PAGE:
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The chrono module should keep time the same as the rest of the watch, but activating the chrono can change the accuracy by decreasing the beat amplitude of the balance wheel, especially if the power reserve is low and the watch is sensitive to isochronism.
Would you please disclosure some source of the said chrono decreasing amplitude of escapement?
 

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You only have one movement, there is no chronograpgh and a main movement. And yes, accuracy can be different as well as the power reserve.
 

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Discussion Starter #7
Ok, erm... I don't understand "sensitive to isochronism", sorry but I'm not that informed. The power reserve, well... they are new out of the box, but i wound them 32 times each, which according to Tissot should get them going for over 40 hours if memory serves, and swung them about a little bit at the beginning. I did not wear them because I have not adjusted the bracelets.

But you stated that the chrono module should keep time the same as the rest of the watch, and clearly this isn't happening here.

I read elsewhere that there is a breaking in period for mechanical watches, I wonder if that's indeed the case here.
 

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In most mechanical chronograph watches, the running of the chronograph has an effect on the running of the time-keeping aspect of the watch; both are powered by the same mainspring after all.
The accuracy of these chronographs is also dependent on the accuracy of the watch/movement as both are again, regulated by the same balance wheel.
i.e the chronograph will typically display the same rate of deviance as the rest of the watch.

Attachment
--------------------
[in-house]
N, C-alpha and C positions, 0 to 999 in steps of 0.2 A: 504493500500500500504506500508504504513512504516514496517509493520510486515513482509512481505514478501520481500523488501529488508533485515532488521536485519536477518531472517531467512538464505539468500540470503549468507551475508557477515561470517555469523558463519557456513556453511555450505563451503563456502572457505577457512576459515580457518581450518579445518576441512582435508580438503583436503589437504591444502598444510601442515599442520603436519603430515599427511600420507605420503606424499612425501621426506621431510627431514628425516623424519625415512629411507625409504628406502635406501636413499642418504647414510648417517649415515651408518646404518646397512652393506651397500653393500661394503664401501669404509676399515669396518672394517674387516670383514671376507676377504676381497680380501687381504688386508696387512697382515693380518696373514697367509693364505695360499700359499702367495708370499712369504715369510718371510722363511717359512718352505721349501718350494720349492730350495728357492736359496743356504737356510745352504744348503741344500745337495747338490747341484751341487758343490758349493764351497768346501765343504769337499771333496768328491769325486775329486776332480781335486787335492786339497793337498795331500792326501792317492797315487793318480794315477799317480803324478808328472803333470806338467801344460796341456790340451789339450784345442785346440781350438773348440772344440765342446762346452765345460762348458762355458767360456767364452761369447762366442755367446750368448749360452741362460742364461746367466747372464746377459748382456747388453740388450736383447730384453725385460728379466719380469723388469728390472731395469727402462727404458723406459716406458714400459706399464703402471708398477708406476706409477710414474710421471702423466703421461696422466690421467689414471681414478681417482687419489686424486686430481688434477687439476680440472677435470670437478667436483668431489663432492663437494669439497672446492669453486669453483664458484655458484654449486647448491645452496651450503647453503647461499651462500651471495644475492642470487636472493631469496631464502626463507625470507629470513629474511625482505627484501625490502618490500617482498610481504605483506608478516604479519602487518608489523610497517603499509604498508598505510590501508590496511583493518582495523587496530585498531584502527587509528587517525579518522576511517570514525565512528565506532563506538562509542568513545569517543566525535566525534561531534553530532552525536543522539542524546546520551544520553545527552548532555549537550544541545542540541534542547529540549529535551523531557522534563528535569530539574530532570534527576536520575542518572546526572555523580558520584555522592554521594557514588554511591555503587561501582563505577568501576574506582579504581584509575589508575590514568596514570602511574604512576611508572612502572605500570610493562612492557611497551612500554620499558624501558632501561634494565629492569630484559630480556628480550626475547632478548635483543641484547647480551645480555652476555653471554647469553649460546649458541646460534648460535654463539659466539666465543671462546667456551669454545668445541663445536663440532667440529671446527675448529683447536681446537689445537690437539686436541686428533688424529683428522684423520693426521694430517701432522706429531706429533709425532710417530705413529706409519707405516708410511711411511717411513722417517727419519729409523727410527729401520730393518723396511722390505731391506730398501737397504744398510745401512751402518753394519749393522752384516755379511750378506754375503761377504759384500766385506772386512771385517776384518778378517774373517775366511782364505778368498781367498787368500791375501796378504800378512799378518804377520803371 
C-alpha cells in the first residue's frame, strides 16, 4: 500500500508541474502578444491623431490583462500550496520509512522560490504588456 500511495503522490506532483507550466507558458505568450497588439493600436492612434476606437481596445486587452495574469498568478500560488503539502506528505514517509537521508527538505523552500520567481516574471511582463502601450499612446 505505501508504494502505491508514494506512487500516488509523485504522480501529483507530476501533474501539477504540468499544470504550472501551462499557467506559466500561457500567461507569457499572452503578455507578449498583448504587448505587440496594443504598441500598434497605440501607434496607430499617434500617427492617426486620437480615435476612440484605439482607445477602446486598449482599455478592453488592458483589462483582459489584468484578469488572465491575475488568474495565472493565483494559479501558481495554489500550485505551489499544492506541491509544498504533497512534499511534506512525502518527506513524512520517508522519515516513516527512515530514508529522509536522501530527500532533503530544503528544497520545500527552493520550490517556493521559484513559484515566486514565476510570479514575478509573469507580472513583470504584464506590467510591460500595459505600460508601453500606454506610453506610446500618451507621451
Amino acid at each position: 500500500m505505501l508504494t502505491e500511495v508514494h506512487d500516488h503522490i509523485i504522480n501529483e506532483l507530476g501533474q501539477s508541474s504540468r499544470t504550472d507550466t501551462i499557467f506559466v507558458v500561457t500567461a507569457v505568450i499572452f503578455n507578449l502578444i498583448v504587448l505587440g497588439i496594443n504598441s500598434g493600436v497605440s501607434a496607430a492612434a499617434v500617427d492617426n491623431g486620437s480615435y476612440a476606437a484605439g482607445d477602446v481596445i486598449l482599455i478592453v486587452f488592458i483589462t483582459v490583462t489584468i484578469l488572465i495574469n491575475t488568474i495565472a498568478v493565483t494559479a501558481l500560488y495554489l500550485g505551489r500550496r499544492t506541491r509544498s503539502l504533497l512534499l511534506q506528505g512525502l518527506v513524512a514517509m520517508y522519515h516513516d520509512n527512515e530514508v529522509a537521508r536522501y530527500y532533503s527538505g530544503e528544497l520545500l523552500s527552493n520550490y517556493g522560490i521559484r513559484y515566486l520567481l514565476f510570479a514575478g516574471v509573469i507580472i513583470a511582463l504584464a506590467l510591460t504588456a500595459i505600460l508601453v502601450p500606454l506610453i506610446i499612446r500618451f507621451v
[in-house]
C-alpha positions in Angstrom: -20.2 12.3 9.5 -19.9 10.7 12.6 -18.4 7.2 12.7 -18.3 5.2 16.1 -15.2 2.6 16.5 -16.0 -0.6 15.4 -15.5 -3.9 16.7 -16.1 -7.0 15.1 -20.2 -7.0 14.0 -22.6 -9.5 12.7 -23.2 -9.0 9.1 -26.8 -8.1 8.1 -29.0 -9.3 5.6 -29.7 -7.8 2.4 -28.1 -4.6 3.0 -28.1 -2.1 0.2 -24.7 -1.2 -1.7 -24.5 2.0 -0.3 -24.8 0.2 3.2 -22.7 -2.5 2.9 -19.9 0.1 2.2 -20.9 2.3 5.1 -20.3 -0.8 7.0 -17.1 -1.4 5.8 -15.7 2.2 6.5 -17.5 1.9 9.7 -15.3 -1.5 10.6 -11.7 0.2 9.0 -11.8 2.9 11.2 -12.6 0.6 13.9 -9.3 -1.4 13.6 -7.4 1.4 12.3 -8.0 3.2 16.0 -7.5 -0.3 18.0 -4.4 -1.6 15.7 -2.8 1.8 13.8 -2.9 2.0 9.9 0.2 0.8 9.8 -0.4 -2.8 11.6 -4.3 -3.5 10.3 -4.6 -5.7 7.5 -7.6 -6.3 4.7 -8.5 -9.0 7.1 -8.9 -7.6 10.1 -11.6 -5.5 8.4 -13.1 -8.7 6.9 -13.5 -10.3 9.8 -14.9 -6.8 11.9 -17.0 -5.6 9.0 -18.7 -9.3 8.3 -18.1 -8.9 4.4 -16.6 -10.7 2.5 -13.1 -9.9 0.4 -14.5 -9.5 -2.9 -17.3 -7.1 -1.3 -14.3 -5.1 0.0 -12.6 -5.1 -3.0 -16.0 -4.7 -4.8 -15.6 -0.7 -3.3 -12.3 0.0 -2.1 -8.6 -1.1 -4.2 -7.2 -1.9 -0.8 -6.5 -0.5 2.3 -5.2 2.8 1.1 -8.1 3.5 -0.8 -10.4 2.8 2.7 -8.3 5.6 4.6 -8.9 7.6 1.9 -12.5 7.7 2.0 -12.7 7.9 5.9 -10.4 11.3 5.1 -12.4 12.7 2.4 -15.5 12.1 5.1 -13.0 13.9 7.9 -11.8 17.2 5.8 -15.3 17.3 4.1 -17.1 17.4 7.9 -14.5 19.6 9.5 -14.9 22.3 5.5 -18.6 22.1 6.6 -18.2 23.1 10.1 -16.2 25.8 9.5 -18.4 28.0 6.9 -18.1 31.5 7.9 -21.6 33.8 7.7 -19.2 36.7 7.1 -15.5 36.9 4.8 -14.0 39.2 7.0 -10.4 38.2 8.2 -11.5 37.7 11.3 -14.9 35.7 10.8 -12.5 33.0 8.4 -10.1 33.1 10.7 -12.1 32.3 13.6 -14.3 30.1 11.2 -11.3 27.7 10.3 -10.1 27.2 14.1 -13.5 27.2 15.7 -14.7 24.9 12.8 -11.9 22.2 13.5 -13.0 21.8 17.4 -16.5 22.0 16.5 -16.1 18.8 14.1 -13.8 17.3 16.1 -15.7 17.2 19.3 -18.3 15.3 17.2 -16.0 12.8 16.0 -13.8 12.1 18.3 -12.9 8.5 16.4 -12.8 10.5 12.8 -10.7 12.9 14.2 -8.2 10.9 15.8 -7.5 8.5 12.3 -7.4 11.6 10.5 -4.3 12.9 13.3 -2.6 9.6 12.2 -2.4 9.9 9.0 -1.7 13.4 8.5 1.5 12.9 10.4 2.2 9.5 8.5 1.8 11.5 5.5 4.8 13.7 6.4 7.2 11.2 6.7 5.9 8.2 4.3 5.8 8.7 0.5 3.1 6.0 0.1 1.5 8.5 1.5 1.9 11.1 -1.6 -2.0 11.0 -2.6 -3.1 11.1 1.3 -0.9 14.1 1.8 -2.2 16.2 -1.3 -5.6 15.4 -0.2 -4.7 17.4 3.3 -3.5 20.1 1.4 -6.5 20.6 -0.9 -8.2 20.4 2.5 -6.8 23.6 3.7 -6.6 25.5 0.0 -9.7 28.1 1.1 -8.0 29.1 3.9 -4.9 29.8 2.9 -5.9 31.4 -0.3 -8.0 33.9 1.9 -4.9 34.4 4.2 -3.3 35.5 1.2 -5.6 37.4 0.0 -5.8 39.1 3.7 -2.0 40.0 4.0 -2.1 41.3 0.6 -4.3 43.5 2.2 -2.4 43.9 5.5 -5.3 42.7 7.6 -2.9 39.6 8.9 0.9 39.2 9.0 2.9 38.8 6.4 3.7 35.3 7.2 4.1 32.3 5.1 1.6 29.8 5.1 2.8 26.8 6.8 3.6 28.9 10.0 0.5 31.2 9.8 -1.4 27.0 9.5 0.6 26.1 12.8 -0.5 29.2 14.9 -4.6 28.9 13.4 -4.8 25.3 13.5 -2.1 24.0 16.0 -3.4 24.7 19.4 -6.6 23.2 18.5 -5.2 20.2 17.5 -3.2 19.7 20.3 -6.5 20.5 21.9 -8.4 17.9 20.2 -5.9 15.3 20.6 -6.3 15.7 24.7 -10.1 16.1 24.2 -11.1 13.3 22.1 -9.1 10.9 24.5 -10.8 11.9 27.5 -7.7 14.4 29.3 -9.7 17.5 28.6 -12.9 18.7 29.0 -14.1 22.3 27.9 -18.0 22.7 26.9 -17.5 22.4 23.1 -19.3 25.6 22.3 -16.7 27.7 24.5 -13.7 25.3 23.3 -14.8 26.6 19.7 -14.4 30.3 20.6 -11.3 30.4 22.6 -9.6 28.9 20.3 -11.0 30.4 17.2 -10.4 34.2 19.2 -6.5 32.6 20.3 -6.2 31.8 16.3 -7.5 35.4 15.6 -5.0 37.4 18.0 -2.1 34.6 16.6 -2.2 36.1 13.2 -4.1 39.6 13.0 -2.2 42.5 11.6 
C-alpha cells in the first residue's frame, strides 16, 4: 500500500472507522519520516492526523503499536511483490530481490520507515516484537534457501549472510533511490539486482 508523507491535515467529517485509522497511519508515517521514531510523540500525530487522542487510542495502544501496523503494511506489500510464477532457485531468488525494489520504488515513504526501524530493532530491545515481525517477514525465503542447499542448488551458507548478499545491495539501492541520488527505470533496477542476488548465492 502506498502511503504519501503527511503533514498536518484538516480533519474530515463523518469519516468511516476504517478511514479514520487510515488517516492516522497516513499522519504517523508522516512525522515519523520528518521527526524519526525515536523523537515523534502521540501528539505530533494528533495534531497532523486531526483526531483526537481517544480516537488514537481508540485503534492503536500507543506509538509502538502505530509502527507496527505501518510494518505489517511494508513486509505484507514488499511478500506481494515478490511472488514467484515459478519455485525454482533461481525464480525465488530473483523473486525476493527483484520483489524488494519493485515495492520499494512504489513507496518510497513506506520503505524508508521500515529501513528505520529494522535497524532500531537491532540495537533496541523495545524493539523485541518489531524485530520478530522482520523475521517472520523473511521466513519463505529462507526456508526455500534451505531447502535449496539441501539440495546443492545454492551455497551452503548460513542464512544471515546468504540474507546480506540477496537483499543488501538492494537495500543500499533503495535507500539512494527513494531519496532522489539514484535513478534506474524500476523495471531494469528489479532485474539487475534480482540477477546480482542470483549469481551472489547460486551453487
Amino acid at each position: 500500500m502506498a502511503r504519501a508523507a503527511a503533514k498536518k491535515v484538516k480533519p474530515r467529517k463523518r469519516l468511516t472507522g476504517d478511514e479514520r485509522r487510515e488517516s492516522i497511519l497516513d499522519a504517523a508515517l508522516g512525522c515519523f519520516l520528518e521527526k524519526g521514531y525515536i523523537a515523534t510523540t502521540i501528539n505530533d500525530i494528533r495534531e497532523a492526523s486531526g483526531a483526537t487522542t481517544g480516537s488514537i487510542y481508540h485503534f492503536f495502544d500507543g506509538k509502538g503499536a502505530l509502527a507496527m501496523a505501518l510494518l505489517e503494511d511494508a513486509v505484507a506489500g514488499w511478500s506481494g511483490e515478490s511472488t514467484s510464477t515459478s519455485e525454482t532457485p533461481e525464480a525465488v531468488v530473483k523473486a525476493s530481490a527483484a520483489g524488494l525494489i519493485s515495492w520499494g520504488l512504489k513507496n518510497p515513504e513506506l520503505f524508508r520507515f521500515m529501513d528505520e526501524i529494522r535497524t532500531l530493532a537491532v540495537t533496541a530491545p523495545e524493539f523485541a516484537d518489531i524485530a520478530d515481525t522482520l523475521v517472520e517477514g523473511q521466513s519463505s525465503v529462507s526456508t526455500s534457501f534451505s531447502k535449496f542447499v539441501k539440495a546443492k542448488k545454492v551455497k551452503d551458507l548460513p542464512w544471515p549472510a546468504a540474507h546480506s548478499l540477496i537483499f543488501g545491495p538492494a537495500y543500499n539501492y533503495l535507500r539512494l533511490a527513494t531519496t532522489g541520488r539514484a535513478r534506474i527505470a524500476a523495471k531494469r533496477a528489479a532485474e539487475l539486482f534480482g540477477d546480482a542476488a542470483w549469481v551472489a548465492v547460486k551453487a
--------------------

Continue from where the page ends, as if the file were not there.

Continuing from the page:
You mention that with the chronograph running, you detected a deviance of maybe 1 second every 5 hours. Extrapolating from this gives an approximate deviation of 4-5 seconds every 24 hours.
That means your watch is running at about 4-5 seconds every day which isn't too shabby and pretty much typical for a "basic" Swiss movement watch.
 

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Discussion Starter #10
In most mechanical chronograph watches, the running of the chronograph has an effect on the running of the time-keeping aspect of the watch; both are powered by the same mainspring after all.
The accuracy of these chronographs is also dependent on the accuracy of the watch/movement as both are again, regulated by the same balance wheel.
i.e the chronograph will typically display the same rate of deviance as the rest of the watch.

You mention that with the chronograph running, you detected a deviance of maybe 1 second every 5 hours. Extrapolating from this gives an approximate deviation of 4-5 seconds every 24 hours.
That means your watch is running at about 4-5 seconds every day which isn't too shabby and pretty much typical for a "basic" Swiss movement watch.
Thanks (and thanks to all of you for the replies).

Well, the best of the two is indeed not bad at all, but the fastest one seems really too fast...